King Charles hosts Cop27 reception at Buckingham Palace
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The Prime Minister plans to unleash a climate package worth millions of pounds to cement the UK’s COP legacy before meetings with world leaders in Egypt for the UN climate change conference.
Mr Sunak arrived in Sharm El-Sheikh ahead of talks with world leaders such as France’s Emmanuel Macron at COP27.
The Prime Minister will say: “The world came together in Glasgow with one last chance to create a plan that would limit global temperature rises to 1.5 degrees. The question today is: can we summon the collective will to deliver on those promises?
“I believe we can. By honouring the pledges we made in Glasgow, we can turn our struggle against climate change into a global mission for new jobs and clean growth.
“And we can bequeath our children a greener planet and a more prosperous future. That’s a legacy we could be proud of.”
Mr Sunak will host an event to launch the Forests and Climate Leaders’ Partnership, a new group initially comprising 20 countries.
They will meet twice a year to track commitments on the landmark Forests and Land Use declaration made at COP26 in Glasgow last year, which aims to halt and reverse forest loss by 2030.
The UK will also commit £90 million for conservation in the Congo Basin, a vital tropical rainforest which is home to tropical plants and several endangered species, such as mountain gorillas.
Mr Sunak is set to confirm £65 million in funding for the Nature, People and Climate Investment Fund, which supports indigenous and local forest communities.
The Prime Minister plans to meet Kenya’s President William Ruto to commit funding on a number of green investment projects, which include new solar and geothermal power plants in Kenya.
Mr Sunak will hold a series of bilateral meetings, including with President Macron and Italian Prime Minister Georgia Meloni.
He will also attend a roundtable discussion focused on energy transition partnerships, and will deliver a national plenary statement later in the day setting out the UK’s climate commitments.
Mr Sunak’s appearance at the summit, which began yesterday, was welcomed after uncertainty over whether he would attend.
He initially said he would remain in Britain to focus on “depressing domestic challenges” ahead of the November 17 Autumn statement.
But he U-turned last week after pressure from green groups and Government climate advisers.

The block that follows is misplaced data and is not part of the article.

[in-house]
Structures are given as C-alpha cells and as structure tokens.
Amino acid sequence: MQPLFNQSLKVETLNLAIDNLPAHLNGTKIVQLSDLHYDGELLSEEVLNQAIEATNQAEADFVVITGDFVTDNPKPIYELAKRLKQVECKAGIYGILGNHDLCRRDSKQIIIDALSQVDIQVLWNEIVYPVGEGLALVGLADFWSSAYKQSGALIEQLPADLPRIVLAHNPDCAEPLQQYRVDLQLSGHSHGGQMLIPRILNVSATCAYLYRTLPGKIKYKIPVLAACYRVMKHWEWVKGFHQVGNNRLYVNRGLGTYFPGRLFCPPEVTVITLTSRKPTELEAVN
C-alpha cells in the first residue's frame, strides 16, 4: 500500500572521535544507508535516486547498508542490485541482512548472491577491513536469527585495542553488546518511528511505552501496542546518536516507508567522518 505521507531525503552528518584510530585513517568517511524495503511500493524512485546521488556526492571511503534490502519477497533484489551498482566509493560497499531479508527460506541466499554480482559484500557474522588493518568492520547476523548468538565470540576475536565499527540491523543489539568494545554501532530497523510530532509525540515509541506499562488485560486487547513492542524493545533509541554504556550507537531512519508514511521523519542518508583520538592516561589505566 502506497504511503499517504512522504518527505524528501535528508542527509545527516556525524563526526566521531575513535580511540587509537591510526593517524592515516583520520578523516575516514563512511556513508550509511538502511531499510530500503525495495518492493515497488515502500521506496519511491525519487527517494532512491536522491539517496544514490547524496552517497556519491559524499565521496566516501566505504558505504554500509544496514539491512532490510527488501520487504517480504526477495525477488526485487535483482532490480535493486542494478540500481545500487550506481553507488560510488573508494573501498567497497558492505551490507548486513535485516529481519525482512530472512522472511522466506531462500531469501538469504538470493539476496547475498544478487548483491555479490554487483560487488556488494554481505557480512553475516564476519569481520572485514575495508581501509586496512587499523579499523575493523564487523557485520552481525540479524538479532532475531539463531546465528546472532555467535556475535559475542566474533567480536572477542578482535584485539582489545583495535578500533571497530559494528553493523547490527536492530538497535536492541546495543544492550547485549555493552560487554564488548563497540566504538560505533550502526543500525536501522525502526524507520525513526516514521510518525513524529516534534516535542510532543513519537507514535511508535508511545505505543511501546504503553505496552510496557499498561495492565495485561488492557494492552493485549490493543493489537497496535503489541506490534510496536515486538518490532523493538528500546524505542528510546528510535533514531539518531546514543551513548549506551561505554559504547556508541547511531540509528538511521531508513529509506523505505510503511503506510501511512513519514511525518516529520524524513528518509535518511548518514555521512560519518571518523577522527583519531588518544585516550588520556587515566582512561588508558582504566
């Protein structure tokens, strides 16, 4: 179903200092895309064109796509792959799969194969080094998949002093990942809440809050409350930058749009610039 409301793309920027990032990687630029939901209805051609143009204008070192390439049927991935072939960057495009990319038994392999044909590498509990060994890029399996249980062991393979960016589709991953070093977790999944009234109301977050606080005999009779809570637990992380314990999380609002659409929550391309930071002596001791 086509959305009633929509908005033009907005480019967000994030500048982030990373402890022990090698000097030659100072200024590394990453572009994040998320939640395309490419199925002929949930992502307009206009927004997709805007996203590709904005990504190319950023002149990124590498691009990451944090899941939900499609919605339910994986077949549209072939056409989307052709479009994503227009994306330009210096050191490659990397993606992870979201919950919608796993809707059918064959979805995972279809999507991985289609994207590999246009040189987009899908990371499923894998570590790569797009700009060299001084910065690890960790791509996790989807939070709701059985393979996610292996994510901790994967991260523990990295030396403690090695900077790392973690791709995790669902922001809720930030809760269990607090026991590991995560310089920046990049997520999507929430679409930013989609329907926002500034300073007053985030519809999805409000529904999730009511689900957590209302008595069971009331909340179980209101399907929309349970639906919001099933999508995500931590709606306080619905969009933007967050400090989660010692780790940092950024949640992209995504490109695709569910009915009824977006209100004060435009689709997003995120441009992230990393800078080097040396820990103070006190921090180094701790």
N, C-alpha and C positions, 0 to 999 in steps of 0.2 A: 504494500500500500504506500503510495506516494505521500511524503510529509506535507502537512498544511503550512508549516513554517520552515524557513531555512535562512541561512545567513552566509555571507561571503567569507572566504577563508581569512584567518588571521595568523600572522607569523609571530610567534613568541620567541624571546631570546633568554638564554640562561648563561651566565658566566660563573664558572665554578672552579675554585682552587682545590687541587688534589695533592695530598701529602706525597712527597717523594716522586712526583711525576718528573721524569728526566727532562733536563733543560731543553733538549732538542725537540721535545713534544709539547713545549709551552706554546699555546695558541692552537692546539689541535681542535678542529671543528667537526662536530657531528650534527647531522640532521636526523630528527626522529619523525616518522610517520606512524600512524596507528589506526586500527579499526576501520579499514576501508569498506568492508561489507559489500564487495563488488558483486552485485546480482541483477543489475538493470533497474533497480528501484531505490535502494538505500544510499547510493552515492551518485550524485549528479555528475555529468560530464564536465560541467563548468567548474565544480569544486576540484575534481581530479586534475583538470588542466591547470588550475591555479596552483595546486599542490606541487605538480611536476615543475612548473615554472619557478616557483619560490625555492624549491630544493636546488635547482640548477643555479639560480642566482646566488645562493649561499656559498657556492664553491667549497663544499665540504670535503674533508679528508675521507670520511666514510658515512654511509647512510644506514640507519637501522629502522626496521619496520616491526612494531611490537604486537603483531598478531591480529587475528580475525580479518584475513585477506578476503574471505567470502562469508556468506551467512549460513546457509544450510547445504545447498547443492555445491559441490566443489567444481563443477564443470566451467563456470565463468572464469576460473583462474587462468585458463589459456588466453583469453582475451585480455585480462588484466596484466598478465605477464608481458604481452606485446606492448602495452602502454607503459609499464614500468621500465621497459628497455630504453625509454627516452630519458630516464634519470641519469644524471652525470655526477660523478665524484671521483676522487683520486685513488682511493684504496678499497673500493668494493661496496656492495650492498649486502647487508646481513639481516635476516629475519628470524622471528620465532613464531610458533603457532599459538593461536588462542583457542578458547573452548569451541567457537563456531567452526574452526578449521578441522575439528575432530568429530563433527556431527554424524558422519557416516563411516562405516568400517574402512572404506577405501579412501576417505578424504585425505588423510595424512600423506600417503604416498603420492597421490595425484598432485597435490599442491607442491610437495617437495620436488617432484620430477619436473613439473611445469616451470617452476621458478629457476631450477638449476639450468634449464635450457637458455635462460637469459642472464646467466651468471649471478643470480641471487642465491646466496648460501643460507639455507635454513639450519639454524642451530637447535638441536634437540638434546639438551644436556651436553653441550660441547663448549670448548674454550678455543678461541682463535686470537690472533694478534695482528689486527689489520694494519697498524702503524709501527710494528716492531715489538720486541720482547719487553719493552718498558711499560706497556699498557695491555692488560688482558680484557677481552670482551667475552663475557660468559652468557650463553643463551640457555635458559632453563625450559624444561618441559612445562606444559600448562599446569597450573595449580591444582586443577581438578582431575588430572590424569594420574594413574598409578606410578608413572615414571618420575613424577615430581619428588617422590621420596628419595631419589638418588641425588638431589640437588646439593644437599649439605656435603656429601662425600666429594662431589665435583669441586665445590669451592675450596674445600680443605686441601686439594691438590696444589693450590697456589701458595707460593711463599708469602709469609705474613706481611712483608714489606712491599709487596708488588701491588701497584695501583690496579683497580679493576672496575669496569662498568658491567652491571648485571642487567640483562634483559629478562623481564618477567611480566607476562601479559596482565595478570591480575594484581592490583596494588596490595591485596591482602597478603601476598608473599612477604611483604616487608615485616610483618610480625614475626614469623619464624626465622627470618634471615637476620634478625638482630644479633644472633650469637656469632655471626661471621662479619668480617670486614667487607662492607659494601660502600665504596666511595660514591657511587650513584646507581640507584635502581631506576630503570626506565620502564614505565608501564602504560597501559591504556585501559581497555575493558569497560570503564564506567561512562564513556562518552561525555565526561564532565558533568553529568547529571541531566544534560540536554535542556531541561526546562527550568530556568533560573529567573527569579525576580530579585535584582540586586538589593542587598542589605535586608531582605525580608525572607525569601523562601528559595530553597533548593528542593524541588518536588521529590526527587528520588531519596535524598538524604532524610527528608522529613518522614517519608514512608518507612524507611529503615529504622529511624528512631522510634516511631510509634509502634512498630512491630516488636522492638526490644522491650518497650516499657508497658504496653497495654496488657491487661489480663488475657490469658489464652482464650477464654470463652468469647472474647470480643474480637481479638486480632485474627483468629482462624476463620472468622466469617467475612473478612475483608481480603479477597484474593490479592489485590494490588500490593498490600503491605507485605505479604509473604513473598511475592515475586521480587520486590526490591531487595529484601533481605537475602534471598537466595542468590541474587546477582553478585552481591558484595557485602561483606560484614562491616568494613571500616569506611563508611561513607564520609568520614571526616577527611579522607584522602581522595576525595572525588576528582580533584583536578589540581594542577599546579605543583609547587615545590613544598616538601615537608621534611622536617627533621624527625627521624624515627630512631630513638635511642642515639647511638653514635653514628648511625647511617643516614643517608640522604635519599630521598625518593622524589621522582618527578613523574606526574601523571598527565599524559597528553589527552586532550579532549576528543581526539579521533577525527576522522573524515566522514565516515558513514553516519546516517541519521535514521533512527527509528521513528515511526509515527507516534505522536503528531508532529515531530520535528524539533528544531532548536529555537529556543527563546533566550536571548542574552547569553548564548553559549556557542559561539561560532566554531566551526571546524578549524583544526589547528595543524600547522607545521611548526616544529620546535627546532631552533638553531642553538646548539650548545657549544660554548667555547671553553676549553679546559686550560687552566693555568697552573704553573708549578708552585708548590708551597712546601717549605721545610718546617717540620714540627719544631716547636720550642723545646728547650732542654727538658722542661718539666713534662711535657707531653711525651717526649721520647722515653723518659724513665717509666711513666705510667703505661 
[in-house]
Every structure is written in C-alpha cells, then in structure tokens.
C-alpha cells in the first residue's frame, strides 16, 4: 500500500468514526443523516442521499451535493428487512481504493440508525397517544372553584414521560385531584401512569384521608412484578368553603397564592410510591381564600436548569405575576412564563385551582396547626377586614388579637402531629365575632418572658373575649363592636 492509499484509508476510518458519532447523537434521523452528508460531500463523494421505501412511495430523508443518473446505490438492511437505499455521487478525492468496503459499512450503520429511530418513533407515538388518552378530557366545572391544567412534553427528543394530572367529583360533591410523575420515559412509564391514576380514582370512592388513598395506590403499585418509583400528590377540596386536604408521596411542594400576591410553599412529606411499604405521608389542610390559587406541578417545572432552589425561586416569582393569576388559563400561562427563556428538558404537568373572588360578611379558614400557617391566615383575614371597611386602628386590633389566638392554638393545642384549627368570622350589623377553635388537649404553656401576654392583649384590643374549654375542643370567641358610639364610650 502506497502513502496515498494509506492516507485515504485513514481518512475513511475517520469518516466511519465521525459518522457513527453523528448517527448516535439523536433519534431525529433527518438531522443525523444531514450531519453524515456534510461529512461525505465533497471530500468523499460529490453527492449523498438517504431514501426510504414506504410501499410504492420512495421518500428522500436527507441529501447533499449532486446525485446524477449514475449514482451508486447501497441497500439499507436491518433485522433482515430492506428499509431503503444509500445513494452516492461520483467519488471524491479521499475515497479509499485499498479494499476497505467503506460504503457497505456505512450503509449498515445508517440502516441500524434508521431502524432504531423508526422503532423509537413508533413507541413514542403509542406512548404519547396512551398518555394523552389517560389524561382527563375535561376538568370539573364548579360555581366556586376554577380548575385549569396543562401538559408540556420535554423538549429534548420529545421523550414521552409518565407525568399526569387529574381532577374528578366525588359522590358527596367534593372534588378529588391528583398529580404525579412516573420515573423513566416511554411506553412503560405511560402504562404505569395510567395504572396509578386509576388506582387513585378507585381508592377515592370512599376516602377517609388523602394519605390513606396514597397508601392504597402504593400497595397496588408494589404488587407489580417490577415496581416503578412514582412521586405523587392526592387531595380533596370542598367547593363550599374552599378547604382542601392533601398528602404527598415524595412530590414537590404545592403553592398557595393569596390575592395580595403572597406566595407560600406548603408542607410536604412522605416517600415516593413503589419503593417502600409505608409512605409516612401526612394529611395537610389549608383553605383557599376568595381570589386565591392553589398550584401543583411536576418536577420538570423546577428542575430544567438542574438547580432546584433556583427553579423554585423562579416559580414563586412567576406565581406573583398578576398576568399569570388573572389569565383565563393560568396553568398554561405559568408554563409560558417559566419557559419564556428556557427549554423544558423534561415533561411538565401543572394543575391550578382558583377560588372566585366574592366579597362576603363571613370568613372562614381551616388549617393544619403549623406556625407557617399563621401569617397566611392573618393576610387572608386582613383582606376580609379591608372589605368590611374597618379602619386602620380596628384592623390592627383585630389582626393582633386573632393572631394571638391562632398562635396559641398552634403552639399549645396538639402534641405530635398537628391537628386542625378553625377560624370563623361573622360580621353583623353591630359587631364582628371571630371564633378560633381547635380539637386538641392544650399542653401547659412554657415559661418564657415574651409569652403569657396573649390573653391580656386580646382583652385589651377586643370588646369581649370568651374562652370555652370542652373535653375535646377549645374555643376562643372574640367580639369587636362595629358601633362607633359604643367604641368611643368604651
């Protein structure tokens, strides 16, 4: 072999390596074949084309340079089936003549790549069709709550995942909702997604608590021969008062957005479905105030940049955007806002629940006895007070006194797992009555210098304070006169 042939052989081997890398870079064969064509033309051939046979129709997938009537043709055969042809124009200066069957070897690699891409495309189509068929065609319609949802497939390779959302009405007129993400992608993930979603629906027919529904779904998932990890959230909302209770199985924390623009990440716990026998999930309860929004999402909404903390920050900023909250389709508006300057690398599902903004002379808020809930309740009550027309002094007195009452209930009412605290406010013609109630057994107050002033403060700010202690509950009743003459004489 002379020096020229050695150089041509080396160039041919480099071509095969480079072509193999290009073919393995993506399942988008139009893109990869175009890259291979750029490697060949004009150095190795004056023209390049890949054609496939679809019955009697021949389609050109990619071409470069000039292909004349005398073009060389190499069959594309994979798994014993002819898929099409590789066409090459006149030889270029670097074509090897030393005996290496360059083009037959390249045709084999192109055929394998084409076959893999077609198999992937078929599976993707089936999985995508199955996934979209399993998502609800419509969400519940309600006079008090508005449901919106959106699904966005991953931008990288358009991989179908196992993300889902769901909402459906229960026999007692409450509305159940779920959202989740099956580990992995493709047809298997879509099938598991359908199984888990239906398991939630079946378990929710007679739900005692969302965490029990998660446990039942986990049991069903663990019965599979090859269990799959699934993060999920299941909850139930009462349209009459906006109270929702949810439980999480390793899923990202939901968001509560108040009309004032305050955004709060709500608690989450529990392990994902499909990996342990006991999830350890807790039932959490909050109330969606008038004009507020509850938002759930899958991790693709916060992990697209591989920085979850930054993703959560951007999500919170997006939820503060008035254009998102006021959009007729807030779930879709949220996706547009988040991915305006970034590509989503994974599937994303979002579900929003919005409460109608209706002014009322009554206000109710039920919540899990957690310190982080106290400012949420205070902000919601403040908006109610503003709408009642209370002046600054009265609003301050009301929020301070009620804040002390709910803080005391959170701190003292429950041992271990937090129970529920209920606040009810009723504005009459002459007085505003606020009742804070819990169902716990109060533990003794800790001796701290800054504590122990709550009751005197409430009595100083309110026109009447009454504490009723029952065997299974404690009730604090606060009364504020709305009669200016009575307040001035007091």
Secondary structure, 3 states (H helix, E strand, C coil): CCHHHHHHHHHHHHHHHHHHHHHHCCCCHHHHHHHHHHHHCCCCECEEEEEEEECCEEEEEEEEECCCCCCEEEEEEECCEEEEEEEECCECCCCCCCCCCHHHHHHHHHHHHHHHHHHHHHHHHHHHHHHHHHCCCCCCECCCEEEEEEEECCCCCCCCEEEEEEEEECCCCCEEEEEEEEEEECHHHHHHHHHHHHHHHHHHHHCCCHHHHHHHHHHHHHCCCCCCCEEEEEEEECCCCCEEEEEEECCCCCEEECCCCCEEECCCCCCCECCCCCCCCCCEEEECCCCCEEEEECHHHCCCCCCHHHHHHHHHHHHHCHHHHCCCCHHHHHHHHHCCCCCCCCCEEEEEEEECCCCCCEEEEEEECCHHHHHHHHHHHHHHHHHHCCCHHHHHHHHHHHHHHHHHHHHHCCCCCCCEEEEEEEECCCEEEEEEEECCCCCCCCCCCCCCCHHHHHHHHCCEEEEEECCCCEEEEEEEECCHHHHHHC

Former Prime Minister Boris Johnson, COP26 President Alok Sharma and Environment Secretary Therese Coffey are set to make an appearance at the conference before it finishes on November 18.
They will play a key role in strengthening the view of the UK’s green pledges after a year of rowing back on commitments.
Climate campaigners welcomed Prime Minister Rishi Sunak’s decision last month to reintroduce a ban on fracking after Liz Truss ended the moratorium on shale gas.
Many have called on the Government to go further by ending the licensing of new gas and oil projects in the North Sea and rejecting a planning application for a new coal mine in Cumbria.
Rachel Kennerley, international climate campaigner at Friends of the Earth, said:
“With the climate clock ticking ever closer to midnight, tougher action to slash planet-heating emissions is now more urgent than ever. Prime Minister Rishi Sunak’s decision to attend the summit is a welcome step, but he must back it up with bold government action.
“This must include rejecting a new coal mine in Cumbria, ending UK funding for a hugely damaging gas project in Mozambique, and committing more money to poorer nations on the frontlines of a crisis they have done the least to cause.
“Fast-tracking the transition to a cleaner, greener future will also bring huge benefits for people and the economy and help provide long-term solutions to the cost of living and energy crises.”
Ms Kennerley said Mr Sunak should also remove barriers to onshore wind and solar.
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